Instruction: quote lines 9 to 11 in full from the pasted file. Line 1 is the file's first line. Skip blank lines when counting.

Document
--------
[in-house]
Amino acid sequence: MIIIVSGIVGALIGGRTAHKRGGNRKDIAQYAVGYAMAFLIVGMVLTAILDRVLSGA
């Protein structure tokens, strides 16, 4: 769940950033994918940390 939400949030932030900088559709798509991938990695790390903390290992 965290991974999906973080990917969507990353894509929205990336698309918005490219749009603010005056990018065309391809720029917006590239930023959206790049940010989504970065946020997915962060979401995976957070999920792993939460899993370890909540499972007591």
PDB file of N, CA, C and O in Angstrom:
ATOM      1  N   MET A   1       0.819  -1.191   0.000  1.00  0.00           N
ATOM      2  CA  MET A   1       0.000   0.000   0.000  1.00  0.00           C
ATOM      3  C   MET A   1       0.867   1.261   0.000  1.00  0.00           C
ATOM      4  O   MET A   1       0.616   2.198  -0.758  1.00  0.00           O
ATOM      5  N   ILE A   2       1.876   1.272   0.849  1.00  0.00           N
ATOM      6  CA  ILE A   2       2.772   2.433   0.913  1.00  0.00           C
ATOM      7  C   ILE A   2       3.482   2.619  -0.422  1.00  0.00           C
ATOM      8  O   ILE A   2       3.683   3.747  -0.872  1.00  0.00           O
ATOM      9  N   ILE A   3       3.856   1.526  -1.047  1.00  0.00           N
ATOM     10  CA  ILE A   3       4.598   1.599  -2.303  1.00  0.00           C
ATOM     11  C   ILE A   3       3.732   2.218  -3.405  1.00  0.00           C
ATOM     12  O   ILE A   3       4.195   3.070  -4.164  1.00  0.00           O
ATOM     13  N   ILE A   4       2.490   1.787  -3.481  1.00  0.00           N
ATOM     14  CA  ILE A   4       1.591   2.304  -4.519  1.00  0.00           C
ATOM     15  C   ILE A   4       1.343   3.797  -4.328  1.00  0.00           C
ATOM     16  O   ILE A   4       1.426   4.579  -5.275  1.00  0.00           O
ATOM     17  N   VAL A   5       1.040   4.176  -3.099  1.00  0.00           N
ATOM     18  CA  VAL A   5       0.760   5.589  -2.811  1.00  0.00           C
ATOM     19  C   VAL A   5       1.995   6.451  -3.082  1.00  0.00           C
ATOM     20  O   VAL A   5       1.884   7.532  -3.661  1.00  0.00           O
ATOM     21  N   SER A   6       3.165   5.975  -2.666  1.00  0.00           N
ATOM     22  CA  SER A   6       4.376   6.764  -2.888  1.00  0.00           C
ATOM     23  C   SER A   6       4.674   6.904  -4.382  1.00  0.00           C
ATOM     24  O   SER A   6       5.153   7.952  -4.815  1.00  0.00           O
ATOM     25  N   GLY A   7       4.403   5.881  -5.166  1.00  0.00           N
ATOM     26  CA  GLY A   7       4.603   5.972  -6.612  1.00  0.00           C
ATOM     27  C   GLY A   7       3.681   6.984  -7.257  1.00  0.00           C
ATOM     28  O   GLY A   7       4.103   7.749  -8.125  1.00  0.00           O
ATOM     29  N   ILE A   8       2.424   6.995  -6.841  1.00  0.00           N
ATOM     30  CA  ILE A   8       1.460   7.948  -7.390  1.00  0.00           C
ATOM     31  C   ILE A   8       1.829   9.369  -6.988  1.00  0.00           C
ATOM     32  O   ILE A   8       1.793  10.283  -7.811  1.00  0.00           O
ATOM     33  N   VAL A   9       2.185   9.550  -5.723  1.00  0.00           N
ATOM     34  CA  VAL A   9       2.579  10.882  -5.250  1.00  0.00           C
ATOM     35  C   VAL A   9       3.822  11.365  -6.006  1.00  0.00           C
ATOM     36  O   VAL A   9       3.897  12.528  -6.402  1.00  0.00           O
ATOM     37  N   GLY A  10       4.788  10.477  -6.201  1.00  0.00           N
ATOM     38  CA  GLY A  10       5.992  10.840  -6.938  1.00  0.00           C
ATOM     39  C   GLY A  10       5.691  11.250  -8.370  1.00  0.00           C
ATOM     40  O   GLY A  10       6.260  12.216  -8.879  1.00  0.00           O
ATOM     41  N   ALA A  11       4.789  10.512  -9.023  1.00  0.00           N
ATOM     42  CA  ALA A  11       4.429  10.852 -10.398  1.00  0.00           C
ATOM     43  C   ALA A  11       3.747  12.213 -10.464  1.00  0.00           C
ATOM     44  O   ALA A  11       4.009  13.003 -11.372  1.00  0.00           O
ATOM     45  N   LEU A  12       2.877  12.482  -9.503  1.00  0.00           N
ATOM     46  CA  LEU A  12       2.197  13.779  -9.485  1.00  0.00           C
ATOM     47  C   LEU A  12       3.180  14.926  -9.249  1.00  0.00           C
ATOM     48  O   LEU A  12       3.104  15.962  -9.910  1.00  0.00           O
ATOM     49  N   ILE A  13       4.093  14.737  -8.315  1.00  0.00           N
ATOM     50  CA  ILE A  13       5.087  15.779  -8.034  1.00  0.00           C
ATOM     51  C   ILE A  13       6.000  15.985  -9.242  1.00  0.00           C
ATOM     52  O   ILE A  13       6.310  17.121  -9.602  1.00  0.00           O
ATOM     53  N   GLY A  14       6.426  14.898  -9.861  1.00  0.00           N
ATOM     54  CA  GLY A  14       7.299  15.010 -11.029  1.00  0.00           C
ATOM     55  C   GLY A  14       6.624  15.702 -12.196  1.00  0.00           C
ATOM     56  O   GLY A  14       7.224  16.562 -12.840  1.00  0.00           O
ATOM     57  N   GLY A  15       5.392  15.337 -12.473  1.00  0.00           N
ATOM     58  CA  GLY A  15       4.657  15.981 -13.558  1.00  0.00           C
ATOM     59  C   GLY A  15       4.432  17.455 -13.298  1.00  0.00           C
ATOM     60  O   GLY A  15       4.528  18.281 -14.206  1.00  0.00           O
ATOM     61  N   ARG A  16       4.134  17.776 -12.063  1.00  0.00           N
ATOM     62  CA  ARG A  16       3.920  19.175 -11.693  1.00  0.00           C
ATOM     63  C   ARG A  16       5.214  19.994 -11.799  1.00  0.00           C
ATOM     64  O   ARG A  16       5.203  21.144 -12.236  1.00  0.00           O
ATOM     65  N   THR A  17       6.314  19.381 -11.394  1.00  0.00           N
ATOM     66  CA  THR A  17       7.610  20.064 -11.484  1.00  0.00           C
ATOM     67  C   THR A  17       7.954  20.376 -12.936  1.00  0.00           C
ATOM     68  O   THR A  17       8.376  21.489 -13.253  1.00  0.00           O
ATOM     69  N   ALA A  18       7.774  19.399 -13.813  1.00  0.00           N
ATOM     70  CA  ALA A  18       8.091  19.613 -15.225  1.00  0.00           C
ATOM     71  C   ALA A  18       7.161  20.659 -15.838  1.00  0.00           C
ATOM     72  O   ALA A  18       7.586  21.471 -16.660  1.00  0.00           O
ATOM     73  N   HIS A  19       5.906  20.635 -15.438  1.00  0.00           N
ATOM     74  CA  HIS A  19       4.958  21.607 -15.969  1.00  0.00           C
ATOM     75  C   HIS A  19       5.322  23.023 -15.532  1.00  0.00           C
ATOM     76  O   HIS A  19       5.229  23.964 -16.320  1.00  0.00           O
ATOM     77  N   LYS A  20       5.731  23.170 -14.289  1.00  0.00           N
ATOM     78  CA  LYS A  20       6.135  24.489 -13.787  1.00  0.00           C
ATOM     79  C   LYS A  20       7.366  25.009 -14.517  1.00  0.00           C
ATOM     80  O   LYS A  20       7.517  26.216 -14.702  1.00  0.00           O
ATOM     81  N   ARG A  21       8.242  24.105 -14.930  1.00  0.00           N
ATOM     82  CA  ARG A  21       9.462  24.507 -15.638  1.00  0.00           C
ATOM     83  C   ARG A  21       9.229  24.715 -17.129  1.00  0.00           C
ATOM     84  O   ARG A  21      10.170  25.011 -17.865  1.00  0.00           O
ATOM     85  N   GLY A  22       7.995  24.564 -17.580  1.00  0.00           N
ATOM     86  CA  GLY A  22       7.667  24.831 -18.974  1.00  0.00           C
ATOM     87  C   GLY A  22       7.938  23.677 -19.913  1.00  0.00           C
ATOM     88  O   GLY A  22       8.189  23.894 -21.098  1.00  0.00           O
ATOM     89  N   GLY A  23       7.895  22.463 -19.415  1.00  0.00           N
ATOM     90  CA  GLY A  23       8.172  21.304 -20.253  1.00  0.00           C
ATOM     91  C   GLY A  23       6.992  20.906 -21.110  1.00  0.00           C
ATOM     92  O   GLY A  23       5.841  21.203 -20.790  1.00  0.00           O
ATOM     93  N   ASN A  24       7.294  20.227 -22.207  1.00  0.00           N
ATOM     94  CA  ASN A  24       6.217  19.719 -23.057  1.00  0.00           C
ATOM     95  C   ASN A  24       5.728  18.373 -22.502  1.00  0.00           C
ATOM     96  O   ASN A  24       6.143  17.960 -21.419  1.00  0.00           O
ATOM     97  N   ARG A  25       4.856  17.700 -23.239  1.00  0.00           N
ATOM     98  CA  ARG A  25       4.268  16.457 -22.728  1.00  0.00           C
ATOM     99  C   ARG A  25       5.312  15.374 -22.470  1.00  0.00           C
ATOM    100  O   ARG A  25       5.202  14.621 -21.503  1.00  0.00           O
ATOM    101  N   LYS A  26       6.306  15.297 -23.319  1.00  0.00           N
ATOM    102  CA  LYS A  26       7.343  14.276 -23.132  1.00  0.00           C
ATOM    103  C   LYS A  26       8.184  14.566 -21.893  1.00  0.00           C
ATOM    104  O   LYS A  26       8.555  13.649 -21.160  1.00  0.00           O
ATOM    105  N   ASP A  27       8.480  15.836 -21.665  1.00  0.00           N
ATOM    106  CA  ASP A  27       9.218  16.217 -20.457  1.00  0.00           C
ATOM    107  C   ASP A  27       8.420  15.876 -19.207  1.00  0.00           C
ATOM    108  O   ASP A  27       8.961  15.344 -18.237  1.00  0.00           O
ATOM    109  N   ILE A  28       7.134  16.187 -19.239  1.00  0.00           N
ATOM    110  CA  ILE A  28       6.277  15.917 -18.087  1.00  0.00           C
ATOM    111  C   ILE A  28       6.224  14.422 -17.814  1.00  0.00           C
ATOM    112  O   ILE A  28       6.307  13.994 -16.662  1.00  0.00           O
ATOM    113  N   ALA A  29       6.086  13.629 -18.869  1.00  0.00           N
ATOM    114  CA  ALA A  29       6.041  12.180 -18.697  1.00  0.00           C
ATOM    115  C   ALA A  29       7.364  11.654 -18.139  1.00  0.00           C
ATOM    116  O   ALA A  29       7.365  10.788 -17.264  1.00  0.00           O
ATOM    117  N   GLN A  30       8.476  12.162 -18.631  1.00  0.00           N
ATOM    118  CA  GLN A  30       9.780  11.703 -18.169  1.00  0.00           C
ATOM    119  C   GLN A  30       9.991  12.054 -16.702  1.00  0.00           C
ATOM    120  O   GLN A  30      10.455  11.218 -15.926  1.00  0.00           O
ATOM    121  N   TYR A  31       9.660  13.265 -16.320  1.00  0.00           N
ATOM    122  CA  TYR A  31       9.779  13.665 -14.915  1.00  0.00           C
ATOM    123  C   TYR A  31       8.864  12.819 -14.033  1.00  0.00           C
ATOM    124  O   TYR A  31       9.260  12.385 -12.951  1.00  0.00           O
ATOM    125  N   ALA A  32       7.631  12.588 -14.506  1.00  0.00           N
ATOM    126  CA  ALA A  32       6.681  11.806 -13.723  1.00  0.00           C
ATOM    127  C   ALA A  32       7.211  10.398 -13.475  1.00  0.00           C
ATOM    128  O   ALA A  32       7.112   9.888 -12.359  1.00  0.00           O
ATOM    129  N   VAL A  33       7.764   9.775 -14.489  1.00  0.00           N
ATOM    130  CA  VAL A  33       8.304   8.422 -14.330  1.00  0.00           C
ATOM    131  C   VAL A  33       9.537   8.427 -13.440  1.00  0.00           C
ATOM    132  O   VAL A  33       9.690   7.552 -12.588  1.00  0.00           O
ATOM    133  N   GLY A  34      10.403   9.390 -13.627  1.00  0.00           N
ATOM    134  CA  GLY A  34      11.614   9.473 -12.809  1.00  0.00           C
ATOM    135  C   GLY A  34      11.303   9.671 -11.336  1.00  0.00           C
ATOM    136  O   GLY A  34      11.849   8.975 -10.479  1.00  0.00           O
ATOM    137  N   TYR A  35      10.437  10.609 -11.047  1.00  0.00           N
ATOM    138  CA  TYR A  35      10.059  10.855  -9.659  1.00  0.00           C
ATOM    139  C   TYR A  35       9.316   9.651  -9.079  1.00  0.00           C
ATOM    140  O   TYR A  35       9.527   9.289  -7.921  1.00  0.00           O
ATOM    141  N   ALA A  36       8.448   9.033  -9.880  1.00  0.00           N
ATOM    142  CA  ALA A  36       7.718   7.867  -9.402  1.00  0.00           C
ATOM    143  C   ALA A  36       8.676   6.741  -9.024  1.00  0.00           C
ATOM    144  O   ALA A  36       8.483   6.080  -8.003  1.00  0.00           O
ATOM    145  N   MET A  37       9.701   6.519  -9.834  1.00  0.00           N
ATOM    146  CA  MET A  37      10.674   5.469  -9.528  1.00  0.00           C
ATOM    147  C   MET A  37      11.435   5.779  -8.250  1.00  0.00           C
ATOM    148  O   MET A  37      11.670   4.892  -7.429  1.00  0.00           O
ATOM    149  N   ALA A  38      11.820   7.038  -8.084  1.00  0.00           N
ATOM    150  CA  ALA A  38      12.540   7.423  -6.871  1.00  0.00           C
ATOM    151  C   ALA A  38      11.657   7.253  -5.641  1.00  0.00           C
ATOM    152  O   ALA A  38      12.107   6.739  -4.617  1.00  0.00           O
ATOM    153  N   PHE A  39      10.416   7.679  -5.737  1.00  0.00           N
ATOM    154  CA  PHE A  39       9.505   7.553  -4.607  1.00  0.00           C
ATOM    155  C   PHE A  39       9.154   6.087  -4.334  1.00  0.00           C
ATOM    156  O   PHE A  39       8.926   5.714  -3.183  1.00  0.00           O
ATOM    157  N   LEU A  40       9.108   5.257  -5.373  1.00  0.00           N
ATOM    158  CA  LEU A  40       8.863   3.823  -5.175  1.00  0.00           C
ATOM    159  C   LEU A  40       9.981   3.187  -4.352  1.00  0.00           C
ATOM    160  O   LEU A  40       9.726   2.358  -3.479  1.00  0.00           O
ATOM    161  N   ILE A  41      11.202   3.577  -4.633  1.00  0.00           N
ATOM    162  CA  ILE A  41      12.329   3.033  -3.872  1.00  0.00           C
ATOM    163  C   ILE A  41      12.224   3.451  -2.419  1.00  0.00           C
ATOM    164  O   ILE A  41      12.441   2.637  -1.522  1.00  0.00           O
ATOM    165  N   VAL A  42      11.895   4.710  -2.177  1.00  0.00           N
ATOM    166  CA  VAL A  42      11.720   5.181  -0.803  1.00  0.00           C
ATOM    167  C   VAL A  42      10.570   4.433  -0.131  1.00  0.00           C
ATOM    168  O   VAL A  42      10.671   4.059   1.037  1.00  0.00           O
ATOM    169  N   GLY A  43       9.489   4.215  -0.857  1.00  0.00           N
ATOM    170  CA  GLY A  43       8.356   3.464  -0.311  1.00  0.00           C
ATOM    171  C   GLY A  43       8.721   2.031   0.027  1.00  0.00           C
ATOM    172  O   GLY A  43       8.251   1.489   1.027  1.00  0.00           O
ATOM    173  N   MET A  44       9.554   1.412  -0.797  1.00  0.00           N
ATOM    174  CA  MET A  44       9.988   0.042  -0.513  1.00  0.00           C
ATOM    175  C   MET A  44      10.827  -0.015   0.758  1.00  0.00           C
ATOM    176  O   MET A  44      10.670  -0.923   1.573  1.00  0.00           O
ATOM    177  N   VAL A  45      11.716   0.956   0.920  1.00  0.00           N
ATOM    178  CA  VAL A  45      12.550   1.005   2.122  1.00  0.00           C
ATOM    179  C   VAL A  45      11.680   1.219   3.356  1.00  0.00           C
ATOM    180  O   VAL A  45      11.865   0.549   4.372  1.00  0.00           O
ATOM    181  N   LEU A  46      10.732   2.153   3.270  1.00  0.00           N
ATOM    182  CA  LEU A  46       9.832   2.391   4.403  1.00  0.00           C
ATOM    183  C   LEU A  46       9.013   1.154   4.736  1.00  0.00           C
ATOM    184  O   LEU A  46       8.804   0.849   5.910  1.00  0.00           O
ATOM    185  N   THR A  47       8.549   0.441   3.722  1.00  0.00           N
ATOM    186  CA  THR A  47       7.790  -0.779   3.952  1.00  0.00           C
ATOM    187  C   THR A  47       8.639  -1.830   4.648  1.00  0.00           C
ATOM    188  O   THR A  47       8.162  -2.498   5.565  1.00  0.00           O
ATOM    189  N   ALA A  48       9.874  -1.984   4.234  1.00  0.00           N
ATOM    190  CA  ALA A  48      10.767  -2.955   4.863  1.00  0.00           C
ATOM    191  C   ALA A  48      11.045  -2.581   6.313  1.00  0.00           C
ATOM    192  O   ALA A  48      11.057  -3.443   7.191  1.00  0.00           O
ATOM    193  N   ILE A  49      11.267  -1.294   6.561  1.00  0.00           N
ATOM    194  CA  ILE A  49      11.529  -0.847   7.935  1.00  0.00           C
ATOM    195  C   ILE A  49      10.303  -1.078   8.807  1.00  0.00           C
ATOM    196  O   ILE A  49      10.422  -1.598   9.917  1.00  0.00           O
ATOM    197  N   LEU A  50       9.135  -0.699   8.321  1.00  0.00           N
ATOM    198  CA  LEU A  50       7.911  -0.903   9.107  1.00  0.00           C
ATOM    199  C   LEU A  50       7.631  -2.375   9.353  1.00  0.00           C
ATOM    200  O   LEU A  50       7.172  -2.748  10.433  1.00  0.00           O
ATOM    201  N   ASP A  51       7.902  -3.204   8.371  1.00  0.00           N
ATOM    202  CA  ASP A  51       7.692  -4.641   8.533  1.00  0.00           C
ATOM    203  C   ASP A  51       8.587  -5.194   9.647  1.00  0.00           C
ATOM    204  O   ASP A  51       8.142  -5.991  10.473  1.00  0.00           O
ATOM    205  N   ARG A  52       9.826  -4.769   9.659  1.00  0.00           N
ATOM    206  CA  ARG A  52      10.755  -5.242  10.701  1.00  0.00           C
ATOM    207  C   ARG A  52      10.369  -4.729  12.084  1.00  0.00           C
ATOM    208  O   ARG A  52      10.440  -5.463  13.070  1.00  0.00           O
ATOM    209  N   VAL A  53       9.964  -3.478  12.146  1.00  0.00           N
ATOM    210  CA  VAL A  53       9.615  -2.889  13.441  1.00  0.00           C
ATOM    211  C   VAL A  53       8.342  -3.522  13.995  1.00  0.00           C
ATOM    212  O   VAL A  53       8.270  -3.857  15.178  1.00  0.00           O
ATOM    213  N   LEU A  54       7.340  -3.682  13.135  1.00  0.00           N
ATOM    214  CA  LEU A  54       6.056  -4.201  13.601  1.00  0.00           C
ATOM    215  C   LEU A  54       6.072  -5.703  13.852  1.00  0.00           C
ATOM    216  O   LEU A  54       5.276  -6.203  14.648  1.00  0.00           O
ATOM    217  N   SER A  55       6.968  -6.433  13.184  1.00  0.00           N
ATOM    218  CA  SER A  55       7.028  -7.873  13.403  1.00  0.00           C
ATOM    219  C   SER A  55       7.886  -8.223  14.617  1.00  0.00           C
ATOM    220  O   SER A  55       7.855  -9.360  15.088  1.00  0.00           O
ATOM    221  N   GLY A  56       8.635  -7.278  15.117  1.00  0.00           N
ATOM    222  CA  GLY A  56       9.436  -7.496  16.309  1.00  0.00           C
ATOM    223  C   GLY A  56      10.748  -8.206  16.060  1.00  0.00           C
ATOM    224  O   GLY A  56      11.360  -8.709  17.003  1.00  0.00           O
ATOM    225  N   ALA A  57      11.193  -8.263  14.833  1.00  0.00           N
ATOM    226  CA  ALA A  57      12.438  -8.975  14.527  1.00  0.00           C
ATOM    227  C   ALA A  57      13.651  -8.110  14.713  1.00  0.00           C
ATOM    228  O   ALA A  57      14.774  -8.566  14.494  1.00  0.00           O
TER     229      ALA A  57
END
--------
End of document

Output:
ATOM      5  N   ILE A   2       1.876   1.272   0.849  1.00  0.00           N
ATOM      6  CA  ILE A   2       2.772   2.433   0.913  1.00  0.00           C
ATOM      7  C   ILE A   2       3.482   2.619  -0.422  1.00  0.00           C